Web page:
What made me chuckle when he recounted his time, was his re-enactment of the much more senior male companions to their much more younger and artificially sculpted women. He mimicked decrepit, hobbling about old men, who evidently were doing their darndest to deny and delay the inevitable.

The “IT“, then, is the false (or at least half-truths) projected reality that so many of us become proficient in living and acting out in life. So much so, that over time it becomes our accustomed and unconscious “real life.”

Sadly, even embarrassingly so, individuals more grounded in “actual” and “real” life readily discern our transparent dissemblances.

Obviously, and to some extent, our fakery is a coping mechanism; a way, life habit, mannerism, or even life style, that we’ve adapted in order to deal with the pain or incongruencies of our only too real and everyday (and past) lives.

Perhaps, it’s somewhat analogous to comedians. I wouldn’t presume to characterize all comedians, but among celebrity ones, such as Peter Sellers, John Belushi, John Candy, Chris Farley, Phil Hartman, Sam Kinison, et cetera, their biographies are frequently painful reads, where humor became a lifeline; a coping mechanism adopted unconsciously, perhaps, in order to see the light and breath of another day.

In five weeks, my book club will discuss Stephen Covey’s dated, yet timeless “The 7 Habits of Highly Successful People.” I’m curious as to how “success” will be defined and communicated.

More importantly, perhaps – alluding to Victor Frankl’s classic, Man’s Search for Meaning – I wonder if individually and as a group, we’ll feel emotionally safe enough with one another to risk being vulnerable, candid and authentic by sharing with one another whether our lives to date reflect a contentedness with life and the meaning we’ve found in it, or a persona to deflect attention away from our vulnerabilities, struggles, addictions and inner emotional hurts and wounds.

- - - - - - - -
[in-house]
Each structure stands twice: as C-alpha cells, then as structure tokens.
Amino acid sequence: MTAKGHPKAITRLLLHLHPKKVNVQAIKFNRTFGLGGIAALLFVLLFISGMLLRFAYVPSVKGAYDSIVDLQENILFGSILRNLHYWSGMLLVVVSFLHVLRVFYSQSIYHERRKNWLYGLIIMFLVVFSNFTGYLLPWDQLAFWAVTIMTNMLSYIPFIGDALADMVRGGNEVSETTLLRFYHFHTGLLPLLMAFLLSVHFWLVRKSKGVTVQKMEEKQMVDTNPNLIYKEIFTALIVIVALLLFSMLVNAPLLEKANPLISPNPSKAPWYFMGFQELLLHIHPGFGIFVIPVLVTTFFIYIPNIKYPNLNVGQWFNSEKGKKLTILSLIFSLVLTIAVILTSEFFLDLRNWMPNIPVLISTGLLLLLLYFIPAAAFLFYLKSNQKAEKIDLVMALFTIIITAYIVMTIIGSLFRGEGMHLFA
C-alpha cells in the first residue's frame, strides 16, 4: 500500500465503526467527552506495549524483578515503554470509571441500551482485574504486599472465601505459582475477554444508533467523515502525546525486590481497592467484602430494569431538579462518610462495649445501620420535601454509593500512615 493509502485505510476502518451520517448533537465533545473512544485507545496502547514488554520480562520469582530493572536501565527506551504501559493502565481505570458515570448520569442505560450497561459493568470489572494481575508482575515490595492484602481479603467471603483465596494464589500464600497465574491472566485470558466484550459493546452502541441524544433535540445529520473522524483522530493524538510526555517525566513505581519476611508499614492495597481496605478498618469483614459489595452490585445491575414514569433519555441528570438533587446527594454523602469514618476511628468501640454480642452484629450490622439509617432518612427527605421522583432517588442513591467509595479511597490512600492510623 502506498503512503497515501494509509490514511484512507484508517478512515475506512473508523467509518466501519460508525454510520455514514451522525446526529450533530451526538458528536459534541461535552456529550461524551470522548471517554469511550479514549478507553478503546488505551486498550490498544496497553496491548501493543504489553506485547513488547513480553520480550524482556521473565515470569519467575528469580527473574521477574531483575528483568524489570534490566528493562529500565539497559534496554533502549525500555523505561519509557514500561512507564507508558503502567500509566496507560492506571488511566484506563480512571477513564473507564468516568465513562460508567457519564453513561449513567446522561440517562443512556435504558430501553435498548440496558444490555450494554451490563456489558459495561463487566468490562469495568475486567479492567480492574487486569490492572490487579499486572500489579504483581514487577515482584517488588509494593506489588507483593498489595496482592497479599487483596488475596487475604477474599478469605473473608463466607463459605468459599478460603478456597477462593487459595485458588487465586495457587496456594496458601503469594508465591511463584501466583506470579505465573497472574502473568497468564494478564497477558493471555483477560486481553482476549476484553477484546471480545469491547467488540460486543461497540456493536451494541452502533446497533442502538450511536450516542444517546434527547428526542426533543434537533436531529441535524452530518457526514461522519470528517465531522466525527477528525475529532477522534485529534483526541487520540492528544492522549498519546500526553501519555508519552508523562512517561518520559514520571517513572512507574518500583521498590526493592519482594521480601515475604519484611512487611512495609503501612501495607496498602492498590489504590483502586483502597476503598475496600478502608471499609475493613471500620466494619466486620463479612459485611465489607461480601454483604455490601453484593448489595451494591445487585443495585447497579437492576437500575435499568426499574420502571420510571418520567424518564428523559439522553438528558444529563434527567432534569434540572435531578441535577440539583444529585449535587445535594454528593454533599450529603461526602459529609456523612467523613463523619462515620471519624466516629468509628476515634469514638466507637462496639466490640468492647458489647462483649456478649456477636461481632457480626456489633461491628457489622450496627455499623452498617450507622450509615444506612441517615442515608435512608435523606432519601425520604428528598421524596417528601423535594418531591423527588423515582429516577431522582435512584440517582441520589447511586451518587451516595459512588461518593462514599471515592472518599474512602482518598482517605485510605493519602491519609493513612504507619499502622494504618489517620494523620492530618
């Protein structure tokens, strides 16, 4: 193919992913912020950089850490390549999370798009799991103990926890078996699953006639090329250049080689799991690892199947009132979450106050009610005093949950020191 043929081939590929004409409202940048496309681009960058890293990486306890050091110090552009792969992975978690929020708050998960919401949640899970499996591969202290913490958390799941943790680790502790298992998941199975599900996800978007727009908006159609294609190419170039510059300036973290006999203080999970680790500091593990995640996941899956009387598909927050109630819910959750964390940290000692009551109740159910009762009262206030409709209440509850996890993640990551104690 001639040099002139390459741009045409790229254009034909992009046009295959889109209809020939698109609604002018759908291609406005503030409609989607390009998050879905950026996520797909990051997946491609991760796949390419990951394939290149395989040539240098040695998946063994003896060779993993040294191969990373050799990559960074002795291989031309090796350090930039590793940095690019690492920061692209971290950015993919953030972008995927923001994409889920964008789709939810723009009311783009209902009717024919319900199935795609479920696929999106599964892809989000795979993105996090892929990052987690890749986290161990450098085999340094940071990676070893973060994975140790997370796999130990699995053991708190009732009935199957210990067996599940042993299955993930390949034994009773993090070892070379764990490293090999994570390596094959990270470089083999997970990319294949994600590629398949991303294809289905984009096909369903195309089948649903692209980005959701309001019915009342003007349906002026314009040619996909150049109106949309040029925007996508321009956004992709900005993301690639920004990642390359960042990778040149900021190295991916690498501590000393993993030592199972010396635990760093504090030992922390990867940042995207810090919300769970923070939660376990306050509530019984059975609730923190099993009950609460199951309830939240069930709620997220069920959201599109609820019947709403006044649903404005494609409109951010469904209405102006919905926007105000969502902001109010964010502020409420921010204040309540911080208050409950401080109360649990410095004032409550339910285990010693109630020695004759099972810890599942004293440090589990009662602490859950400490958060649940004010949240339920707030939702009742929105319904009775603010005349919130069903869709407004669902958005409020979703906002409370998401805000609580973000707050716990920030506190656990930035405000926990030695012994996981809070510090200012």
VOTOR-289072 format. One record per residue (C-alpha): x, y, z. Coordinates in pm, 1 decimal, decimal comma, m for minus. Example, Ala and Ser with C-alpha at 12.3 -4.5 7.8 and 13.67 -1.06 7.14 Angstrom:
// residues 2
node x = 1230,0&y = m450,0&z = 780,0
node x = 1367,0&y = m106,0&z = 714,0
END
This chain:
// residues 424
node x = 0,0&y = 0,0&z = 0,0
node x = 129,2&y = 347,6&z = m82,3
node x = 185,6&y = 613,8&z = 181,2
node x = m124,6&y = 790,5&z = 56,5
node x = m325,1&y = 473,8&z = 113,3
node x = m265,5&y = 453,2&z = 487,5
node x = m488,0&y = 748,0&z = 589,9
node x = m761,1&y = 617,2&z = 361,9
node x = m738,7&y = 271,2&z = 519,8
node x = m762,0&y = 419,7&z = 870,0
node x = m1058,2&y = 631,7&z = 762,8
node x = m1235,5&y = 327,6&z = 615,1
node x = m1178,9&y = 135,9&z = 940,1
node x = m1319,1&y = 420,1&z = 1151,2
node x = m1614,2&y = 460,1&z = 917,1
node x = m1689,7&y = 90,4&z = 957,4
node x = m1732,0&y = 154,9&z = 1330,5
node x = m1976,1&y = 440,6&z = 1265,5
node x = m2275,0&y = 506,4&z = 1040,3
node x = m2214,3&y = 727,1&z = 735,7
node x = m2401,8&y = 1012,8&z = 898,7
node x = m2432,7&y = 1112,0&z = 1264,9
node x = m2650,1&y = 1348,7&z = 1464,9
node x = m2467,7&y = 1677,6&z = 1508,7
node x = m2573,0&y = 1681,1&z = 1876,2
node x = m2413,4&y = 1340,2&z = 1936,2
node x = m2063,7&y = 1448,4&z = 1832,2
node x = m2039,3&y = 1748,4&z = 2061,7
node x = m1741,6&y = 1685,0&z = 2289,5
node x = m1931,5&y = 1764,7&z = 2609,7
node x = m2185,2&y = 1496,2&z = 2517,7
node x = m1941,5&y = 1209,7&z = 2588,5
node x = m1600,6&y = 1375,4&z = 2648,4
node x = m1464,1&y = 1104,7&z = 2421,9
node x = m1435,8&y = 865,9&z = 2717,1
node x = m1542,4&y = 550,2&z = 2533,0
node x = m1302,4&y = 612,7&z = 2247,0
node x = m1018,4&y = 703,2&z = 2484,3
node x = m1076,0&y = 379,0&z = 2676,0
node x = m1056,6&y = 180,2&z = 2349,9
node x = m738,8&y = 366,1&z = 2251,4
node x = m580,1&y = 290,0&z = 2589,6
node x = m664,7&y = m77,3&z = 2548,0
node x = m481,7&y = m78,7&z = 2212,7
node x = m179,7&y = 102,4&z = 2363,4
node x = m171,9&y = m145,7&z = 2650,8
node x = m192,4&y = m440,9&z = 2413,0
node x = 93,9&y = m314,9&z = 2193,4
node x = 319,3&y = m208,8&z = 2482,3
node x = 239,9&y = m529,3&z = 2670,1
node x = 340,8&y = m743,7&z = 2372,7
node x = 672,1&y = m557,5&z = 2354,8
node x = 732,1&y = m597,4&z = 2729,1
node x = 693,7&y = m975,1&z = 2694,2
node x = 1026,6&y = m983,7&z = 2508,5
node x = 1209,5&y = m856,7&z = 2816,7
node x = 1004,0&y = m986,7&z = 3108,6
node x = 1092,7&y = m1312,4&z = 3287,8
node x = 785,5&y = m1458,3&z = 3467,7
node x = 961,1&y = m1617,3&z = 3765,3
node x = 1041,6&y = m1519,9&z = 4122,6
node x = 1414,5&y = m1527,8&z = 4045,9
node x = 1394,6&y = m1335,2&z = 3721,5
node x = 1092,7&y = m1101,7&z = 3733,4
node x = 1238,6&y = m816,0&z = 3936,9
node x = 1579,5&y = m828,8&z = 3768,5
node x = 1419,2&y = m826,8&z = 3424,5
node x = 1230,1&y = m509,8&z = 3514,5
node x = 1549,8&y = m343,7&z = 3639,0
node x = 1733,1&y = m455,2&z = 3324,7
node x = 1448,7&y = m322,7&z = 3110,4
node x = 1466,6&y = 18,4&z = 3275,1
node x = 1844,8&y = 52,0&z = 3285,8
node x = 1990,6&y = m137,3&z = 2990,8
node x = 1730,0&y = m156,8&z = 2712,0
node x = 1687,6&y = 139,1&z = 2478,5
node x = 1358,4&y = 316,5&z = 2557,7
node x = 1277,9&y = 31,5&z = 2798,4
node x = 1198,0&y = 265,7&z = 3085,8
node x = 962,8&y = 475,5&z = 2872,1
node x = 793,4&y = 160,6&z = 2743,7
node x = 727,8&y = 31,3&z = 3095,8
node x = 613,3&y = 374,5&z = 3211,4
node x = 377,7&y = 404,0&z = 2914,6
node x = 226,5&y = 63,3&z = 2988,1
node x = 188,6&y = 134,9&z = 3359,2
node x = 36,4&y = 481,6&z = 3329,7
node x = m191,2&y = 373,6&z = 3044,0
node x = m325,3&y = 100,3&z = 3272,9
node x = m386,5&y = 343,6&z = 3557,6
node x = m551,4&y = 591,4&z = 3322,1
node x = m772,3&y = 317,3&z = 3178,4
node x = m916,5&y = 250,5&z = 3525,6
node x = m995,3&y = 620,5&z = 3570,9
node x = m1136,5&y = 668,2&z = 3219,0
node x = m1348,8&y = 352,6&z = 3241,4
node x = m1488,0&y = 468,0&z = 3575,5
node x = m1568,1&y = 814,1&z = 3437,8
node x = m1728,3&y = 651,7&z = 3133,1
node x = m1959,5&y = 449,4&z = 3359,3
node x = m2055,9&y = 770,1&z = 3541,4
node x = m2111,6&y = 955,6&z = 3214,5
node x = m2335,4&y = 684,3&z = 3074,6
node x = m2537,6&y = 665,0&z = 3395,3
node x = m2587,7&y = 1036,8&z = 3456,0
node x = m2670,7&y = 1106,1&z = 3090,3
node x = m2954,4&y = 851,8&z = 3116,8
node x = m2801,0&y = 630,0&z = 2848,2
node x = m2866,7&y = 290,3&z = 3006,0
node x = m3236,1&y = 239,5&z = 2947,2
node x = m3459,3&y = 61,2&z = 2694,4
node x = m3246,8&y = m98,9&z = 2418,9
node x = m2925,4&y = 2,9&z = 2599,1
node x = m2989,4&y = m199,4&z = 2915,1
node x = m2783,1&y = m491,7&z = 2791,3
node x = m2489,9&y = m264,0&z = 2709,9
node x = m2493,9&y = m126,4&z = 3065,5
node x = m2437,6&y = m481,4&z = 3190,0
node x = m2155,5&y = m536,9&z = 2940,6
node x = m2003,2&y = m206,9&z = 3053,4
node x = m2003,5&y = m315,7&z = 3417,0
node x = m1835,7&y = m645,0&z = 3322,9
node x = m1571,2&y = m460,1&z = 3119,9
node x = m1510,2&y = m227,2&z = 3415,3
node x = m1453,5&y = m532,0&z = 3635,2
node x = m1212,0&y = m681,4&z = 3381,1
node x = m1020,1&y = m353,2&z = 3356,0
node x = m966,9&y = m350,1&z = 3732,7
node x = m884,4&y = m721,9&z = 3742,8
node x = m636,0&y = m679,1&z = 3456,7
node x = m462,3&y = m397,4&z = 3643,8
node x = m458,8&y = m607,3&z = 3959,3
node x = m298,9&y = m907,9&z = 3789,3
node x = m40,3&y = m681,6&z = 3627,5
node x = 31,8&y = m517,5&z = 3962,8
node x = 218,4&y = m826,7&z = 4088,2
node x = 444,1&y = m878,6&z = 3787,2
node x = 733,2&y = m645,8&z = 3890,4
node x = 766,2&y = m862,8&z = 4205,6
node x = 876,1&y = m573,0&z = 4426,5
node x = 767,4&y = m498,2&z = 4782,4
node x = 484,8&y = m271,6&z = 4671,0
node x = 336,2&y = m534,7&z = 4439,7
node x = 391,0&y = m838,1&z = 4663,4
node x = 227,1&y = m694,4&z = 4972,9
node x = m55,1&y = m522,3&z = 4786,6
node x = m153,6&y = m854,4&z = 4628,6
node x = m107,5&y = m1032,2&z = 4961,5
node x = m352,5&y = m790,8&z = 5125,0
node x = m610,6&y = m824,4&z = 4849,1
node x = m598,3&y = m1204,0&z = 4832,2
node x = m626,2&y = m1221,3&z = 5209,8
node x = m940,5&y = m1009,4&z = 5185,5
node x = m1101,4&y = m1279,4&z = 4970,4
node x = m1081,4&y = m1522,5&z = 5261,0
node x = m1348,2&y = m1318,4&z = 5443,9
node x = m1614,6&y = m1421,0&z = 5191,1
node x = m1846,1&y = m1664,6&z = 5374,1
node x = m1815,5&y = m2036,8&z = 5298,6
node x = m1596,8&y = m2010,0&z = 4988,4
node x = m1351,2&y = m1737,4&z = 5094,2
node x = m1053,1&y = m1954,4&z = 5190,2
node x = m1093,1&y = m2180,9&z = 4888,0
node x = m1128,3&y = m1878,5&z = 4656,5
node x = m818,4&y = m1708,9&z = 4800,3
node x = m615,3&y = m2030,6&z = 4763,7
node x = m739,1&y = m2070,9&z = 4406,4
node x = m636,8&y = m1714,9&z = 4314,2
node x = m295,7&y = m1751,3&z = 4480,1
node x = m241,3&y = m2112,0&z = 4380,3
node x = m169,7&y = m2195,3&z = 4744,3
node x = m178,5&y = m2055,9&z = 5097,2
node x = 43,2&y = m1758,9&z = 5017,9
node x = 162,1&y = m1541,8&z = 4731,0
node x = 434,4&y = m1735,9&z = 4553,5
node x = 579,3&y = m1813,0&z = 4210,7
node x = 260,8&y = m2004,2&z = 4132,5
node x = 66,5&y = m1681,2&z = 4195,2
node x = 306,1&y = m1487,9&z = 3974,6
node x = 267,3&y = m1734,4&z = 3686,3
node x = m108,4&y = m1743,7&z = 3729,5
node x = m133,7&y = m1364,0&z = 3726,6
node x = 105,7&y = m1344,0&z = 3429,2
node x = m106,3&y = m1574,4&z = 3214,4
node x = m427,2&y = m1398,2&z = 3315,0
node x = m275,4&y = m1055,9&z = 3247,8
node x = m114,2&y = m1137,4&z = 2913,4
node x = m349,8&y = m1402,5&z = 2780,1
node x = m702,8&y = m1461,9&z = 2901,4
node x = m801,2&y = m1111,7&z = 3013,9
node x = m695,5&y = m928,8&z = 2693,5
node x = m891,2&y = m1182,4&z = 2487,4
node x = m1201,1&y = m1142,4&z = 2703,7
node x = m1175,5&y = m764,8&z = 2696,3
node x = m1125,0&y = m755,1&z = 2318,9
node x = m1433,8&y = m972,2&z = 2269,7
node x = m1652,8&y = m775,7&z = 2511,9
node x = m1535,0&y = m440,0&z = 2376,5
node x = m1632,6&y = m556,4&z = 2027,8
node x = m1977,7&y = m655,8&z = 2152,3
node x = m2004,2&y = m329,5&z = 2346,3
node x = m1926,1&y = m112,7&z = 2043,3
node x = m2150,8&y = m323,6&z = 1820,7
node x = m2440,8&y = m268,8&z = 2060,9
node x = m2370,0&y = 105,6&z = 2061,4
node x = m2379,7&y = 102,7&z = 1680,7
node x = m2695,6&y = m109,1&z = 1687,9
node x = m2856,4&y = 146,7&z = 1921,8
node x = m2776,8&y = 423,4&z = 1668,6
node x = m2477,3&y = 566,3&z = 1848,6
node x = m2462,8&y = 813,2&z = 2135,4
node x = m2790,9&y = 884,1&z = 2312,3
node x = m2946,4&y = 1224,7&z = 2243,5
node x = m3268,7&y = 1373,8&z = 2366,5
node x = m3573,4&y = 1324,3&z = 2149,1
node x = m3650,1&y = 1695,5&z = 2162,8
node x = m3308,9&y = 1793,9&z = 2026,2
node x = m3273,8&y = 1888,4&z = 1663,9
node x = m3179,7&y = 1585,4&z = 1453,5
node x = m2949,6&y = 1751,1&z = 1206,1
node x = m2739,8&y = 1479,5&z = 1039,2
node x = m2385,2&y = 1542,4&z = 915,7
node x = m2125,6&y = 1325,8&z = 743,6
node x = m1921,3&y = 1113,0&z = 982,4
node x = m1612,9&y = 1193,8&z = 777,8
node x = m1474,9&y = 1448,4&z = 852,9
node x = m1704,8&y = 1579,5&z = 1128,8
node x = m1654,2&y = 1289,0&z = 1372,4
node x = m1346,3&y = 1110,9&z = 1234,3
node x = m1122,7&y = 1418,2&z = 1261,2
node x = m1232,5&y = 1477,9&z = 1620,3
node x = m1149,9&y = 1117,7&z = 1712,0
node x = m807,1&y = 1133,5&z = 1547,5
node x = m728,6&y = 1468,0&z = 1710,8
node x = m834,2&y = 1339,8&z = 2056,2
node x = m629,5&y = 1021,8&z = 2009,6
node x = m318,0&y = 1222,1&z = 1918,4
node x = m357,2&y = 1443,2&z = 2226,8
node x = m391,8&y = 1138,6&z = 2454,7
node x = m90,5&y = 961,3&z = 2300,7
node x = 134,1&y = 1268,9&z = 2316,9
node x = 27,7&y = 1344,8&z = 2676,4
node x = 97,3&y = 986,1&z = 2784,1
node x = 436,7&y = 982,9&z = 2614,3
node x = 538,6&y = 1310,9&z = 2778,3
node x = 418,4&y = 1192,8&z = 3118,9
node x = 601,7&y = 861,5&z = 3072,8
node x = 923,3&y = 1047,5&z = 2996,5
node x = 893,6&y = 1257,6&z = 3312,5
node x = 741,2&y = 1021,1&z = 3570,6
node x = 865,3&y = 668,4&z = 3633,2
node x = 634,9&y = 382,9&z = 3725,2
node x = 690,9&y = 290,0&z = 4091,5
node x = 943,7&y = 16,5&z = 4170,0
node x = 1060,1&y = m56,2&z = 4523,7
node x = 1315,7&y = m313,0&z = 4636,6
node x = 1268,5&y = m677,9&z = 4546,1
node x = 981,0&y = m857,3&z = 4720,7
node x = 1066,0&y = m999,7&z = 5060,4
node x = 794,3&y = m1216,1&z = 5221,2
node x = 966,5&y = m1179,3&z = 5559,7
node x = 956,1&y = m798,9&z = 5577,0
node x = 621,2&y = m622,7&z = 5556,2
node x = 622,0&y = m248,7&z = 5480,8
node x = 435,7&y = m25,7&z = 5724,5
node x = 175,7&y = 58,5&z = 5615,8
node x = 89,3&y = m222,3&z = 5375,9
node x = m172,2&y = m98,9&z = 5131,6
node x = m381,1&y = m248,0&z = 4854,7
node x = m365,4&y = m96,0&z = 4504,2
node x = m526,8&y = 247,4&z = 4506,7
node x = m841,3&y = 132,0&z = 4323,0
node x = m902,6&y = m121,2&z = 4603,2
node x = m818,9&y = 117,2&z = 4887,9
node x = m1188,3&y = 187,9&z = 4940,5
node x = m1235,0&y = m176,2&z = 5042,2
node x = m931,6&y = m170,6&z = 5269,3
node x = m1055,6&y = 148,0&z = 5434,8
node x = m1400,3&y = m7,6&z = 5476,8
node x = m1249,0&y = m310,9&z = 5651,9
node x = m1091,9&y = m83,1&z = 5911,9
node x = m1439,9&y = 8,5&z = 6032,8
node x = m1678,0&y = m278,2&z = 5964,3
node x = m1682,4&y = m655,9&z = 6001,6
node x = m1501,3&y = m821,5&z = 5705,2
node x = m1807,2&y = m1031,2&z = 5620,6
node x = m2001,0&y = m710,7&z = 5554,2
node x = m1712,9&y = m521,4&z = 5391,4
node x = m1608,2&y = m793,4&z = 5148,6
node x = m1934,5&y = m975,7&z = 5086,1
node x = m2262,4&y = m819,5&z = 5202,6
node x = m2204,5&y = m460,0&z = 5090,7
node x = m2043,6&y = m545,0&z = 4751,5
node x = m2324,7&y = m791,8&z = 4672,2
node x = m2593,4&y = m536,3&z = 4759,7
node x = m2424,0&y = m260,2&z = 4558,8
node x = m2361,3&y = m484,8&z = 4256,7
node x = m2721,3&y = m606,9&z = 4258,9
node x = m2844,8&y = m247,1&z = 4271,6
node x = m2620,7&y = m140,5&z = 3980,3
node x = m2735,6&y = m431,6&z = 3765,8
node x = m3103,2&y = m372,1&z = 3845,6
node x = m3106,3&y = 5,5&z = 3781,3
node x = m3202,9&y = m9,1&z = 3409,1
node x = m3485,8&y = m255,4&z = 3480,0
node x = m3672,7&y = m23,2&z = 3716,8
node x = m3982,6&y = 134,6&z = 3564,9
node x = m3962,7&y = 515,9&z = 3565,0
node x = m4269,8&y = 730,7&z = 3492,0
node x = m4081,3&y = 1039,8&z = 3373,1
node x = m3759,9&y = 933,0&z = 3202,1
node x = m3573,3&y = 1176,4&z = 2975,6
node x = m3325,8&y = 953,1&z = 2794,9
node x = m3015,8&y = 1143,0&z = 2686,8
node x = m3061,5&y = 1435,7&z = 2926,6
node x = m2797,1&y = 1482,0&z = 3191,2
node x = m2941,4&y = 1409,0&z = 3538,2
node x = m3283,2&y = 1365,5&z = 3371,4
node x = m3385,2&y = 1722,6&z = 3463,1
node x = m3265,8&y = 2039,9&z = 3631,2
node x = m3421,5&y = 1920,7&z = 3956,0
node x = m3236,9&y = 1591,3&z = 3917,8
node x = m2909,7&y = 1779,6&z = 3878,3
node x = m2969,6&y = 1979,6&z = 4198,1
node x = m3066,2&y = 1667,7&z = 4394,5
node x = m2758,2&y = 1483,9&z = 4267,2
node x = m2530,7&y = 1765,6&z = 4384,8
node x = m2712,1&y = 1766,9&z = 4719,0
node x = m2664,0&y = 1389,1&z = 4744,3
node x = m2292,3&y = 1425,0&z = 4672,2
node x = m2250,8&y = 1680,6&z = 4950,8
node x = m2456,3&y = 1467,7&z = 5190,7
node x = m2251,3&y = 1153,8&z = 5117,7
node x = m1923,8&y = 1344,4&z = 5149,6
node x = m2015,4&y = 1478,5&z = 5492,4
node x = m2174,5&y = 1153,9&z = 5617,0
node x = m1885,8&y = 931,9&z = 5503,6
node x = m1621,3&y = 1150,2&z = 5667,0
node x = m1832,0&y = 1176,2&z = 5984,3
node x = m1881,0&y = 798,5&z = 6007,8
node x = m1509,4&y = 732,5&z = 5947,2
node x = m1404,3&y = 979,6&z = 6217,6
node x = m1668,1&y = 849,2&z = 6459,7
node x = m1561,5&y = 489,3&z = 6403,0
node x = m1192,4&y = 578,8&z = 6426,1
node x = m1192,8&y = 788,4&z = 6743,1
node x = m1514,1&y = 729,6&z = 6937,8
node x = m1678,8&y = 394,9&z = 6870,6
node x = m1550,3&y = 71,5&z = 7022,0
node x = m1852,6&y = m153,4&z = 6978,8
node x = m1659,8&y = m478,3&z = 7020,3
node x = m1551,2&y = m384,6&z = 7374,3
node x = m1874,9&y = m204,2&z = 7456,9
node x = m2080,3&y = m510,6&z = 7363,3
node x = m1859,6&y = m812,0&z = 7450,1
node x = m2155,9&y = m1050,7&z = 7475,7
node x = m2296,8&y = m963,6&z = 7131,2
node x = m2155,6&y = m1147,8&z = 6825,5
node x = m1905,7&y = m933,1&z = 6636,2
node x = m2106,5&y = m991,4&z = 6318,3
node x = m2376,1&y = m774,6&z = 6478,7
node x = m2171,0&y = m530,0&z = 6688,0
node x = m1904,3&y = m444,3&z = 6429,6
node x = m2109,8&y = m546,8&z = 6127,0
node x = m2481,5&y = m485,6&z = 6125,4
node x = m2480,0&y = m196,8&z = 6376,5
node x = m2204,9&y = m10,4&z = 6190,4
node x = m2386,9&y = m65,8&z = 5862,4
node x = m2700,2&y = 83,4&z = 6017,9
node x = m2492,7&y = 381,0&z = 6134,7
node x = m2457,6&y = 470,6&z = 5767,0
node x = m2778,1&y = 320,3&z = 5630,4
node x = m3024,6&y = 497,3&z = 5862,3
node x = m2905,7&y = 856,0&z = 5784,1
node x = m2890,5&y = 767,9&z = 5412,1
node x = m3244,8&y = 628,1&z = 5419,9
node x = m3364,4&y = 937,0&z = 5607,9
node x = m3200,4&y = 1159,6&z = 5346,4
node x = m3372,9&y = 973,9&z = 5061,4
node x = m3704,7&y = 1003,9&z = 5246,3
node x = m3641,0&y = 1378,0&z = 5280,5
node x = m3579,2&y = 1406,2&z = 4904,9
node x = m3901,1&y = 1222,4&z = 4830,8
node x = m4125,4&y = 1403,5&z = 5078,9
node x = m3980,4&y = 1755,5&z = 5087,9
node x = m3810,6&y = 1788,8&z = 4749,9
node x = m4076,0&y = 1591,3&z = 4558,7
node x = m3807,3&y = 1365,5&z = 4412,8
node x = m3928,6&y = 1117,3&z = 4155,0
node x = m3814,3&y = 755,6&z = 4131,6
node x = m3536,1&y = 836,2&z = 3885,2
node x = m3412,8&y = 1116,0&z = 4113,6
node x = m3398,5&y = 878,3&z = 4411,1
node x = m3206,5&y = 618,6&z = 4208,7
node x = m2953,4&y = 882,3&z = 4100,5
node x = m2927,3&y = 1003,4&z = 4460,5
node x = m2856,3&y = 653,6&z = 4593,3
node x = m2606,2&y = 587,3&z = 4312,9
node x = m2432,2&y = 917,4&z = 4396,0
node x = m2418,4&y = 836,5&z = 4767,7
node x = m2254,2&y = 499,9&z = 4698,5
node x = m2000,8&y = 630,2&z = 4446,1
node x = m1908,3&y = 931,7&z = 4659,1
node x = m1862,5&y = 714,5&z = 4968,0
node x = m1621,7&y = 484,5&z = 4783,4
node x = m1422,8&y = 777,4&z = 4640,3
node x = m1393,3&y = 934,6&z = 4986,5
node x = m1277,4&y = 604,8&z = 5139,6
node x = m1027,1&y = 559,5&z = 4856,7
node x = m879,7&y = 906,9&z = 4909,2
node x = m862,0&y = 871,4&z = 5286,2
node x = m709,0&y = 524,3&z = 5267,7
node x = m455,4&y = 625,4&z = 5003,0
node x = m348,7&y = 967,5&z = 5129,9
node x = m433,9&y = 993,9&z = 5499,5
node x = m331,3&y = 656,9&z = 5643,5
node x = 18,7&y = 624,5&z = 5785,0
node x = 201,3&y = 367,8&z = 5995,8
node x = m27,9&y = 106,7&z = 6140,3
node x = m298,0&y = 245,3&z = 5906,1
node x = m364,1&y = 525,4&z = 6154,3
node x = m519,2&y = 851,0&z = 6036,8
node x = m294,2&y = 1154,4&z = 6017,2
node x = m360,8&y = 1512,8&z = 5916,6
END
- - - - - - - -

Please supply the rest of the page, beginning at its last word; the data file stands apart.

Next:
What about you?

Are you more persona than person?

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Filed under Family, Life, Loss, Memories, Mental Health, Mentor, Pedagogy, Perspective, Relationships, Religion and Faith, Success

Till We (All) Have Faces

I wish it were possible to somehow insert an additional line into Martin Luther King, Jr.’s “I Have A Dream” speech –

“I have a dream that one day we will be a nation and communities of faces.”

A New York City speaker at a 2003 conference in Fort Worth, Texas, was asked if anything positive came from 9/11.  His response resonated with me.  He replied that if anything good came from 9/11, it was this:

For the first time ever, New York City’s 8 million residents became a “city with faces”—referencing the pictorial wall of remembrance, in which pictures of some of the 2,977 victims from more than 90 countries were posted by grieving friends and family members.